Stool Lift with Weight


John Brookfield's Grip Tips


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By John Brookfield

Author of Mastery of Hand Strength, Revised Edition, Training with
Cables for Strength,
The Grip Master’s Manual, and Real-World Conditioning

Stool Lift with Weight

Here is another fun and challenging way to build and strengthen your lower arm. As I have mentioned many times over, it is important to do things that are fun and exciting when it comes to your training, as this will keep you motivated. I call this one the stool lift.

Start by finding a stool or a small chair. Also grab a few weight plates around 10 to 25 pounds. If you don't have weights, you may want to use a bucket of sand or maybe even a few bricks. Now grab hold of the stool at the leg which is nearest to you. From here, lift the stool straight up off the ground, holding onto the leg of the stool. Once the stool is off the ground, and you are holding it out, place some extra weight on top of the stool and hold it there as long as you can.

There are many different ways to do this exercise. For example, you can continue to stack more weight on top of the stool until you can't hold it anymore. I personally like to place a couple of weight plates on the stool and as my arm gets tired, I take one of the plates off the stool and hold the one plate until I get tired, and then I remove that plate, which leaves me with just the stool to hold for a moment.

You may also wish to lift the stool off the ground with the extra weight already on top of the stool. This is fine to do; however, be very careful that the weight on top doesn't fall off the stool as you lift it. Also your stool may be so heavy that you don't need any extra weight on top. You will have to experiment a little bit to find the right stool and the right amount of weight to use.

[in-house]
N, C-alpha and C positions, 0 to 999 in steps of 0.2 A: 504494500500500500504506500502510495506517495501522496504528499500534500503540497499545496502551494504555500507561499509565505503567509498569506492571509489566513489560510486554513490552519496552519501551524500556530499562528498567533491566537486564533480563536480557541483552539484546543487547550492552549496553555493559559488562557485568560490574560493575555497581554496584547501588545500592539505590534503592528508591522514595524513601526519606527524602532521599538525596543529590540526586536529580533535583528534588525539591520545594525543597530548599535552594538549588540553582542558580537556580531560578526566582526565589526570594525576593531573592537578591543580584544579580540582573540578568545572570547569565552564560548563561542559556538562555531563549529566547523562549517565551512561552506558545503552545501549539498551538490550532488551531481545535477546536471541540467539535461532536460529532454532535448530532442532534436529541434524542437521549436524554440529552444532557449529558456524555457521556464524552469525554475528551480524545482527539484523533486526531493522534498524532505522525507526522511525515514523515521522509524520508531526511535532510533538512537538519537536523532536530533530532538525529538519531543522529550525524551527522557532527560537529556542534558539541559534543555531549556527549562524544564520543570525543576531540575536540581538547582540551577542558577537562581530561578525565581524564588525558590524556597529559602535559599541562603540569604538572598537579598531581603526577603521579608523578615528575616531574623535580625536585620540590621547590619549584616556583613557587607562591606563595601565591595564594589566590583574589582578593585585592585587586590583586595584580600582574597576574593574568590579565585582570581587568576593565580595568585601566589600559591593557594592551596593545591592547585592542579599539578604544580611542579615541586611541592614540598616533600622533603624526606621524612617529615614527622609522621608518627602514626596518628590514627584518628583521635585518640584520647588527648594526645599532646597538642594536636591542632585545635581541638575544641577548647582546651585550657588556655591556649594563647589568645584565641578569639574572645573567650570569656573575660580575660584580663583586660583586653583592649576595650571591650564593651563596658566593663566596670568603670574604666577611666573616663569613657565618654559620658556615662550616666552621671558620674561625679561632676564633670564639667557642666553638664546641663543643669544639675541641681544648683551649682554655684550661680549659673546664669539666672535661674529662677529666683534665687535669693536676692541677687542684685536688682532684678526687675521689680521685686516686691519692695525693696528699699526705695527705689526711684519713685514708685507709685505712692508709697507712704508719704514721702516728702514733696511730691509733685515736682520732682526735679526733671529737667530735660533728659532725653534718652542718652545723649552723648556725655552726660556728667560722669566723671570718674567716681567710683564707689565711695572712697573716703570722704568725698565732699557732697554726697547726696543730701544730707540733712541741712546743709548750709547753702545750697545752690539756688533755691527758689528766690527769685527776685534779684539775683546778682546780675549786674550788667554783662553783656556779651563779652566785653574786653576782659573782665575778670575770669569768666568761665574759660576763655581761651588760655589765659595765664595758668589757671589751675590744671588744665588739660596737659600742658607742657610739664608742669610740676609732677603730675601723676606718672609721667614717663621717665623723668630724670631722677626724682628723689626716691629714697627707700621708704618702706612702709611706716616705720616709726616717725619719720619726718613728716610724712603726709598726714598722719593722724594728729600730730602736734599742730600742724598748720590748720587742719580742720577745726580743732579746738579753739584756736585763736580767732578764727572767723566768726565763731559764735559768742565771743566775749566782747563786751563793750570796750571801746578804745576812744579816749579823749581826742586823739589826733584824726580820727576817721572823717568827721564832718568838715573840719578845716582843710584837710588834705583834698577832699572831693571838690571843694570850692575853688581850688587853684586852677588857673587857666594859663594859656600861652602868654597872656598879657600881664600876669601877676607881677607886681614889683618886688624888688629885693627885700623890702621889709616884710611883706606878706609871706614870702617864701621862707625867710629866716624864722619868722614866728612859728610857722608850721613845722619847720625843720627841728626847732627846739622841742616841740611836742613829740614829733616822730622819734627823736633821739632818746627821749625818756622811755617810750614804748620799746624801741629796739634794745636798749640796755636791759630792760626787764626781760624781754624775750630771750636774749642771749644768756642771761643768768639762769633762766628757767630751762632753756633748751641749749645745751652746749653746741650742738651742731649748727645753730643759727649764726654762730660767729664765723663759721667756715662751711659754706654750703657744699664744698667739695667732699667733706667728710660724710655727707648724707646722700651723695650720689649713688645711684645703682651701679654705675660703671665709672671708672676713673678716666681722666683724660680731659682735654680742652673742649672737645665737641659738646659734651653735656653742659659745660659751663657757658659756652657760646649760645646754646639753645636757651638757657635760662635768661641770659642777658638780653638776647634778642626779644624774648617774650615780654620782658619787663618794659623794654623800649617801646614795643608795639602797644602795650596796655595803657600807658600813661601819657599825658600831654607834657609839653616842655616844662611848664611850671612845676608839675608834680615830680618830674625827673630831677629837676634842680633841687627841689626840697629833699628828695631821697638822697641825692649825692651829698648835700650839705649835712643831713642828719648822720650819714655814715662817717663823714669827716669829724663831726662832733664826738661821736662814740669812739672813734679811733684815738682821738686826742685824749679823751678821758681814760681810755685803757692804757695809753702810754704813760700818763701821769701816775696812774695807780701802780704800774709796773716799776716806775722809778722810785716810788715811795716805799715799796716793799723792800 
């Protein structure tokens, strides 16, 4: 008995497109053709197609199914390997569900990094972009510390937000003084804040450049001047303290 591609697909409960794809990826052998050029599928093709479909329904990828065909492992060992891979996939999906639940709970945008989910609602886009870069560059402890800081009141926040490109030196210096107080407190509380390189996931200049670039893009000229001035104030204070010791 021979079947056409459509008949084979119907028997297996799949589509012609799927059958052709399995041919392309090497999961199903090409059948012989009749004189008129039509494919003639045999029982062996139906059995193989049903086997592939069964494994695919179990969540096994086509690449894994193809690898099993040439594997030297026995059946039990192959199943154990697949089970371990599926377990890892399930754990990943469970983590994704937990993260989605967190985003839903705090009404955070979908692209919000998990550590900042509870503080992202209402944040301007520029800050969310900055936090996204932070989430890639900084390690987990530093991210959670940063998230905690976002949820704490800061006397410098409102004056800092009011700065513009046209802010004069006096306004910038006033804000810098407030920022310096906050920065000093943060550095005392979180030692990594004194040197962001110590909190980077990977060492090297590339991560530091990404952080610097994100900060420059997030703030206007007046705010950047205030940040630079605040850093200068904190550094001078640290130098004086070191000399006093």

I highly suggest that you work this exercise into your routine because its practice has great rewards. It works the entire lower arm and the upper arm and shoulder slightly as well. It is a great exercise for arm wrestlers and anyone trying to develop functional strength to perform strongman feats like nail and bar bending.



Editor's note:  John Brookfield’s books Mastery of Hand Strength, Revised Edition, The Grip Master’s Manual, Training with Cables for Strength, and Real-World Conditioning combine John’s limitless creativity with his friendly, downhome manner. John’s articles are also regularly featured in MILO: A Journal for Serious Strength Athletes.

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